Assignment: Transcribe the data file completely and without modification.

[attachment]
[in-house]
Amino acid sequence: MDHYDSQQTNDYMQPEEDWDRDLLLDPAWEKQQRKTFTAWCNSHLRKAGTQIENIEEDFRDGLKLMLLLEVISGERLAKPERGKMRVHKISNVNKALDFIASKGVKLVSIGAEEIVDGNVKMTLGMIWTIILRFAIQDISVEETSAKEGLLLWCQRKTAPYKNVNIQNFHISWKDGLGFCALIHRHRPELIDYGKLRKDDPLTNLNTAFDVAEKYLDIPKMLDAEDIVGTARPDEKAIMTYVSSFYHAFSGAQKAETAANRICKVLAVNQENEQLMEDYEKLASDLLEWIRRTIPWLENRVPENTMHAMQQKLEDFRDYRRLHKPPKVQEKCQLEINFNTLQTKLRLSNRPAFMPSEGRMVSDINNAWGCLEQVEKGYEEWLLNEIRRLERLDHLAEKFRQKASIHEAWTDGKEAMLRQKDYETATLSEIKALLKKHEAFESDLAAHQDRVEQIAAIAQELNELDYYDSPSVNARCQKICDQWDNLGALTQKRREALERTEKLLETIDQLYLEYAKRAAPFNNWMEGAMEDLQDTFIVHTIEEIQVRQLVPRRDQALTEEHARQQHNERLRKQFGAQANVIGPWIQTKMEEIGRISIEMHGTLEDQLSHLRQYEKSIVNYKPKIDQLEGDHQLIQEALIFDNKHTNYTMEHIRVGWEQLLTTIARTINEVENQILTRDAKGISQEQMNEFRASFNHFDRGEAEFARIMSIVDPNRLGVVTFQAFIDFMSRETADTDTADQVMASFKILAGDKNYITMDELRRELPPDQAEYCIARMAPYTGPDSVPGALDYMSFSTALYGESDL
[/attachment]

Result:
[in-house]
Amino acid sequence: MDHYDSQQTNDYMQPEEDWDRDLLLDPAWEKQQRKTFTAWCNSHLRKAGTQIENIEEDFRDGLKLMLLLEVISGERLAKPERGKMRVHKISNVNKALDFIASKGVKLVSIGAEEIVDGNVKMTLGMIWTIILRFAIQDISVEETSAKEGLLLWCQRKTAPYKNVNIQNFHISWKDGLGFCALIHRHRPELIDYGKLRKDDPLTNLNTAFDVAEKYLDIPKMLDAEDIVGTARPDEKAIMTYVSSFYHAFSGAQKAETAANRICKVLAVNQENEQLMEDYEKLASDLLEWIRRTIPWLENRVPENTMHAMQQKLEDFRDYRRLHKPPKVQEKCQLEINFNTLQTKLRLSNRPAFMPSEGRMVSDINNAWGCLEQVEKGYEEWLLNEIRRLERLDHLAEKFRQKASIHEAWTDGKEAMLRQKDYETATLSEIKALLKKHEAFESDLAAHQDRVEQIAAIAQELNELDYYDSPSVNARCQKICDQWDNLGALTQKRREALERTEKLLETIDQLYLEYAKRAAPFNNWMEGAMEDLQDTFIVHTIEEIQVRQLVPRRDQALTEEHARQQHNERLRKQFGAQANVIGPWIQTKMEEIGRISIEMHGTLEDQLSHLRQYEKSIVNYKPKIDQLEGDHQLIQEALIFDNKHTNYTMEHIRVGWEQLLTTIARTINEVENQILTRDAKGISQEQMNEFRASFNHFDRGEAEFARIMSIVDPNRLGVVTFQAFIDFMSRETADTDTADQVMASFKILAGDKNYITMDELRRELPPDQAEYCIARMAPYTGPDSVPGALDYMSFSTALYGESDL